Bills of Lading and Waybills are often mistakenly considered synonymous. From a transport point of view, both documents prove the existence of a valid contract of carriage and involve carriers’s liability for cargo delivery, quantity and quality. These common functions are probably the reasons why some users place the wrong sign of equality between a Bill of Lading and a Waybill. Also, sometimes shippers rely on carriers to provide "appropriate" or "commonly used" shipping documents. As the difference between these two documents is in their commercial functions, the choice of the type of shipping document should be made not by the carrier, but by the merchants under the sales contract. For that purpose a number of factors should be taken into account and carefully analysed: e.g. the commercial relationship between the shipper and the consignee (permanent or casual), the payment method (advance, deferred or through L/C), the possible need to resell the goods in transit, the transit time, the possible need to detain cargo release to the consignee, etc.
If the transport has already started, serious issues could arise when one of the parties is not aware of the differences between these two types of shipping documents. Two of the possible and most striking examplesare: First, a carrier having signed a Bill of Lading, but treating it as a Waybill, and second, the mirror scenario - a shipper holding a Waybill, but treating it as a Bill of Lading. In fact sea carriers practically do not make the first mistake, but such situations sometimes happen by carriage of goods on the Danube under a Bill of Lading. Cases involving the second mistake done by shippers are more common.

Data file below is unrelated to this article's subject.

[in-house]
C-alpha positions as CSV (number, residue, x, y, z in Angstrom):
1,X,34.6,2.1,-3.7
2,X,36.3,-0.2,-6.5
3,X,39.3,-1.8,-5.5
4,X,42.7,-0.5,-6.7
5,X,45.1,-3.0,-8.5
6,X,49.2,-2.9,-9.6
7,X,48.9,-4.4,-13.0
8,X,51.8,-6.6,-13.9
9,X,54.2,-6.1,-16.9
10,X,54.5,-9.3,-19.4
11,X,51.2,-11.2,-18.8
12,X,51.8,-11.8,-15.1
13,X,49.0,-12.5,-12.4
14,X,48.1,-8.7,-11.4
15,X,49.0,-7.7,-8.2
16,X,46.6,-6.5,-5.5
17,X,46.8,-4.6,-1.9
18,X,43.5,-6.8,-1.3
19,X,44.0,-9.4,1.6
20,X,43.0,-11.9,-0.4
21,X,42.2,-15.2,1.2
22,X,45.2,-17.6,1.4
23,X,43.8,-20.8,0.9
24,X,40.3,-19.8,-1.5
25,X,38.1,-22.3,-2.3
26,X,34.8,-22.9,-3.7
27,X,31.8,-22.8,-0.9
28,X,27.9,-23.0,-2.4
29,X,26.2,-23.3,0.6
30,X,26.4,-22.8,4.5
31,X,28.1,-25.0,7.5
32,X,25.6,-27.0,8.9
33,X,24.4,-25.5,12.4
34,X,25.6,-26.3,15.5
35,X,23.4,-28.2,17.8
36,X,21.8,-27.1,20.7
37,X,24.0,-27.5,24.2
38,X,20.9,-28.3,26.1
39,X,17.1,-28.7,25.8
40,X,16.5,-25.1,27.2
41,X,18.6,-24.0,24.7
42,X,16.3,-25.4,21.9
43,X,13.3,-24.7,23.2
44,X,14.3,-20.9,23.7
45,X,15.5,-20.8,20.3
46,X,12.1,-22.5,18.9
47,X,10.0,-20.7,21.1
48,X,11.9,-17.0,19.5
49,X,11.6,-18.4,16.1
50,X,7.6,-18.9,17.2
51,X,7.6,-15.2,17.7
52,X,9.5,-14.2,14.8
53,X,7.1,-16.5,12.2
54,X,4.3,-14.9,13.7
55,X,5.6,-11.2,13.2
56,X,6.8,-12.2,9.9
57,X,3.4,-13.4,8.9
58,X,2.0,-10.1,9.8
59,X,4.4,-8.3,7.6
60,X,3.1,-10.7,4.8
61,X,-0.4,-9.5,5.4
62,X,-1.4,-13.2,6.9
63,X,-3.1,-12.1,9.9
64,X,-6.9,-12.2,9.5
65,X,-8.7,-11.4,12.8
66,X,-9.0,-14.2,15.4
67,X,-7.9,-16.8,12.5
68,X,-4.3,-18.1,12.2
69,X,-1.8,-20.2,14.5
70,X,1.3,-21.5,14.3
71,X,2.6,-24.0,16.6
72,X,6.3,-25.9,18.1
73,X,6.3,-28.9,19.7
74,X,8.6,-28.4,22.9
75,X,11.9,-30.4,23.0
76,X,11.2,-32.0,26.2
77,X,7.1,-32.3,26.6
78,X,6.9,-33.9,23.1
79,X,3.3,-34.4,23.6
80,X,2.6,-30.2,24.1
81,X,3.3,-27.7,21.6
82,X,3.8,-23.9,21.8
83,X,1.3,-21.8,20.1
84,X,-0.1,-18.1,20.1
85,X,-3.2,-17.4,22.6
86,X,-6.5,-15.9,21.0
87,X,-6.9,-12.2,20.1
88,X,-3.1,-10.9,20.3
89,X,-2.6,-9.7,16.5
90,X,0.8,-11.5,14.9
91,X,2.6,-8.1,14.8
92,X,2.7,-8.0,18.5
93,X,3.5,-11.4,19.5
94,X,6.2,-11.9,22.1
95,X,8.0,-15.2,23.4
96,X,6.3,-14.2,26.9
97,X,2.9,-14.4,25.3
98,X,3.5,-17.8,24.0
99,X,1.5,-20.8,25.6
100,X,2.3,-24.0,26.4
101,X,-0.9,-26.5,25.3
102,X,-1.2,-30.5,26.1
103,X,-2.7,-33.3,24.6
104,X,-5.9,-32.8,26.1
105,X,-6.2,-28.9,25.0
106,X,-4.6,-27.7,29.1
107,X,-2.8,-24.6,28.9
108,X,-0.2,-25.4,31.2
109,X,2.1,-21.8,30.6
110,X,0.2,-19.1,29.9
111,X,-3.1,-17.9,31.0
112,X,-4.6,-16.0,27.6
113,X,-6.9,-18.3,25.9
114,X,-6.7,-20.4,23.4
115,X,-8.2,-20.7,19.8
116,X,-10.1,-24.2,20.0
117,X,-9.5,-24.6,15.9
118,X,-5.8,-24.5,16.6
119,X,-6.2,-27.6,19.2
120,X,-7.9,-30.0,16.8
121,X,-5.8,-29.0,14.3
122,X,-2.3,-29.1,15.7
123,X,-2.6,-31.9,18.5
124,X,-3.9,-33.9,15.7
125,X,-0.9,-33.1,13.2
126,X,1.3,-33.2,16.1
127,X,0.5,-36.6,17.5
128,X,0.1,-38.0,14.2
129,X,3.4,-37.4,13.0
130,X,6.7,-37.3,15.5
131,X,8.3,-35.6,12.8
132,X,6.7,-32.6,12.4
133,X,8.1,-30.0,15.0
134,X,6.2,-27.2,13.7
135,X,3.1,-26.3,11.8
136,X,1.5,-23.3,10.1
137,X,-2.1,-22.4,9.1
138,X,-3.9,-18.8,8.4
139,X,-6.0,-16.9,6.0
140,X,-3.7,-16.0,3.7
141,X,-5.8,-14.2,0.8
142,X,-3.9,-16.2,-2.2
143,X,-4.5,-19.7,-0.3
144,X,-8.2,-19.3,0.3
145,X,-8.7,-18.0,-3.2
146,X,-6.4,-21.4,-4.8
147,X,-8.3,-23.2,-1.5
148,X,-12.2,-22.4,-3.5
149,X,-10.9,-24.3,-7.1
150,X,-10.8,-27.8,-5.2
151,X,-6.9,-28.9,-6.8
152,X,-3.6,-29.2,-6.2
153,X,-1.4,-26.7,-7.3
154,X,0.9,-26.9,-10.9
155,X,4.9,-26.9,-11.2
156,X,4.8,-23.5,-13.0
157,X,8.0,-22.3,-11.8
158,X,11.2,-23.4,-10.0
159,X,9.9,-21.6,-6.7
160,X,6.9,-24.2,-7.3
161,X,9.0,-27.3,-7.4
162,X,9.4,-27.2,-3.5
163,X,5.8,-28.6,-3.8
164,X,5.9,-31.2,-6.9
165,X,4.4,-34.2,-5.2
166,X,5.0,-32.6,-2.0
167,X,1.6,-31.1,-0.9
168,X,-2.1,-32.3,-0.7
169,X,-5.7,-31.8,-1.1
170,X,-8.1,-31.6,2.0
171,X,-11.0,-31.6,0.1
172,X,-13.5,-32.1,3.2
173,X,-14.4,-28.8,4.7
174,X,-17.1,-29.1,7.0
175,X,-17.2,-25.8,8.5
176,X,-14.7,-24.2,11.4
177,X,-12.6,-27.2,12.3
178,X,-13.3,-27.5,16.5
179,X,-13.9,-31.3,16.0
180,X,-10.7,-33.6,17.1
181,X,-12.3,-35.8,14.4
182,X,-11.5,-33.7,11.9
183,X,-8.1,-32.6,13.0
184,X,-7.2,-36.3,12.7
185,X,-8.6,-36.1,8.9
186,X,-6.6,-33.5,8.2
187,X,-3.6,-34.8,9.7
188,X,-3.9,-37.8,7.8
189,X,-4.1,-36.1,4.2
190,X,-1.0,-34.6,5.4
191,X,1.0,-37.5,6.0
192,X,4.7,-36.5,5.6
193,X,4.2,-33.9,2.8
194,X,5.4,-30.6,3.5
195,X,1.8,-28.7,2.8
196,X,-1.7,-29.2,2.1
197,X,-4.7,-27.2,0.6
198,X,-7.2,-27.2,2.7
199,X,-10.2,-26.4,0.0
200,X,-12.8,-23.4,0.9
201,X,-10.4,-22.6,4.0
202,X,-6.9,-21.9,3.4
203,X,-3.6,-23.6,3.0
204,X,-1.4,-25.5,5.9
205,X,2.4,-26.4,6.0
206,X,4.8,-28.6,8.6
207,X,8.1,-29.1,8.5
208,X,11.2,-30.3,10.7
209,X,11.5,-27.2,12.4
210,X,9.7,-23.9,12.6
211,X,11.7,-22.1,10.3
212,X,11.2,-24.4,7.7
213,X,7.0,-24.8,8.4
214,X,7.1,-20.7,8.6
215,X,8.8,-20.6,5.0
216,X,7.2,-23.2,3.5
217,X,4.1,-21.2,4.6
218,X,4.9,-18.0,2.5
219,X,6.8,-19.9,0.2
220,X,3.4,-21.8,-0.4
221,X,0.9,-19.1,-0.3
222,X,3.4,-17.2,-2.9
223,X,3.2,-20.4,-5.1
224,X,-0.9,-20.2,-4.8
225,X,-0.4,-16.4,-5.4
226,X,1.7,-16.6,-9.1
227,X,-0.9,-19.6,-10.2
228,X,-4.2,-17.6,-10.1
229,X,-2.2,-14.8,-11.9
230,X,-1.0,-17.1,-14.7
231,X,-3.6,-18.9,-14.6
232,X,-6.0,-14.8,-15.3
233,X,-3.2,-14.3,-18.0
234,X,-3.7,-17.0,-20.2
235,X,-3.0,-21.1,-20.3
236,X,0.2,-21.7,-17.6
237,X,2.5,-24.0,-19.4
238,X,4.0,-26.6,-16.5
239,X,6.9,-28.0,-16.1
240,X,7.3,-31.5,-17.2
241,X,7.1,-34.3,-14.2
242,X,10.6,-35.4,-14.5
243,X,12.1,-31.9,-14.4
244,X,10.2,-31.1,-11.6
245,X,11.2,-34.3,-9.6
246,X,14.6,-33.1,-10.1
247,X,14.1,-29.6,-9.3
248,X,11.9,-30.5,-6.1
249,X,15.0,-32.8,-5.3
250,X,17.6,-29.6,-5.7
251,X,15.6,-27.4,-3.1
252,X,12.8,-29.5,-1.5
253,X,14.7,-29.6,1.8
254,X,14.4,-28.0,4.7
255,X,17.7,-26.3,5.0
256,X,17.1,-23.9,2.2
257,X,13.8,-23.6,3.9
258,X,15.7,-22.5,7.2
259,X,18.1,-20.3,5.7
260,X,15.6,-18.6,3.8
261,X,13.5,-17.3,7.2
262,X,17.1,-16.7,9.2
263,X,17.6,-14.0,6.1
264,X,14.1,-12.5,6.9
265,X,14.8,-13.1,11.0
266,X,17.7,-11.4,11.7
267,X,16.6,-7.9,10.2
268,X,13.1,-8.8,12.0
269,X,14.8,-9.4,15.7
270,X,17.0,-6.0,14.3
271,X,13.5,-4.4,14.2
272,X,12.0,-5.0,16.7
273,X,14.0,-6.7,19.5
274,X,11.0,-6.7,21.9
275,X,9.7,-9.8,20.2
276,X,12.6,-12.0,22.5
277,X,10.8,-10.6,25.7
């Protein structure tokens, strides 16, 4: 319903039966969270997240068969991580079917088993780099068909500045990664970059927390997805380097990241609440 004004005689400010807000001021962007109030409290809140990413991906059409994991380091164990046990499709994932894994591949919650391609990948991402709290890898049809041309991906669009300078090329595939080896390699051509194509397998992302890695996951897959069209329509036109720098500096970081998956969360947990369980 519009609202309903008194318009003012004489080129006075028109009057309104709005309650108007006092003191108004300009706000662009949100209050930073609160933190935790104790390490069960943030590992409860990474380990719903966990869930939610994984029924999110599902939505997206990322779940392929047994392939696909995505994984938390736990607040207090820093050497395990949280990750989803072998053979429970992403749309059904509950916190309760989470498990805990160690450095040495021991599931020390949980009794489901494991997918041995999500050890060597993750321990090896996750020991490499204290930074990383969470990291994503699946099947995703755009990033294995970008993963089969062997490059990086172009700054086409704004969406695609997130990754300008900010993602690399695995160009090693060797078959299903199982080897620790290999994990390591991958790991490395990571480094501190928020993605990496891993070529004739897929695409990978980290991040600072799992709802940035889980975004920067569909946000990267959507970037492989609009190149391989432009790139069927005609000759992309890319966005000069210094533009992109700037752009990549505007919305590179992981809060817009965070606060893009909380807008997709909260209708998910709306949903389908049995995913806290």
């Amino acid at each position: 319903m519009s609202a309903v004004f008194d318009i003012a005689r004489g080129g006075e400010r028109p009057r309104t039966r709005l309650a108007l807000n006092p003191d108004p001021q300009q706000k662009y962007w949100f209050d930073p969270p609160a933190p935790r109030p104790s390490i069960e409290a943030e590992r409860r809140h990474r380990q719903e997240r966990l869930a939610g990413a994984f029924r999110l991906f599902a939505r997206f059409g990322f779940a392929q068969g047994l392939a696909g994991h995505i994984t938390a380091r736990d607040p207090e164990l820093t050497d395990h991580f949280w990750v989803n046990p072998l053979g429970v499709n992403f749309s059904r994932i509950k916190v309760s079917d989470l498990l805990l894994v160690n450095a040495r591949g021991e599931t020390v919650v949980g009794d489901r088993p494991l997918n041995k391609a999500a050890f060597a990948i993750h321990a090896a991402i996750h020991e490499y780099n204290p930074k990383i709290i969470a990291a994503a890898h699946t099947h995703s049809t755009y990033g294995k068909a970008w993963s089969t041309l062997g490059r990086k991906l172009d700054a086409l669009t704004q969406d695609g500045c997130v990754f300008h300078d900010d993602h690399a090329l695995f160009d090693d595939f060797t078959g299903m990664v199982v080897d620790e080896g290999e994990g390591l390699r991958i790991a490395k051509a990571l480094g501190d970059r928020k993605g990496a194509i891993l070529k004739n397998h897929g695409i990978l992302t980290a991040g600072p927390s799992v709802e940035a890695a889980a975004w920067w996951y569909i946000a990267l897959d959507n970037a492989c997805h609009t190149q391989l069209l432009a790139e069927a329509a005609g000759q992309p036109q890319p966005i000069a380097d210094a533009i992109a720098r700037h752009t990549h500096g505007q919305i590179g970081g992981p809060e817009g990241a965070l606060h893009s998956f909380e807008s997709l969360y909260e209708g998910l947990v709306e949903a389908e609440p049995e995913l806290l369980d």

If a carrier has signed and surrendered an original straight Bill of Lading to the shipper, but treats that Bill of Lading as a Waybill (probably because it is straight), there is a risk for that carrier to release the cargo to the consignee without production of a duly endorsed original Bill of Lading or a Letter of Indemnity. In this case, ifthe cargo has not been paid to the shipper and a claim is set up against the carrier, the latter will not be able to benefit from the limited liability under the applicable convention.
Conversely, if a shipper has obtained a Waybill and treats it as a Bill of Lading, that shipper may mistakenly believe to have control over the cargo release to the consignee until payment is received. In reality, the consignee under a Waybill, especially if he or she pays the freight, can easily receive the unpaid cargo from the carrier. Claims by the shipper against the carrier could not be set up, and those by the shipper against the consignee would not involve lien on cargo on board as security.
There are other possible mistakes and potential risks with an incorrectly chosen shipping document, as well as with the entries in it. Therefore, it is of great importance that merchants discuss such issues with their freight forwarders before signing sales contracts, especially in the case of payments through L/C.
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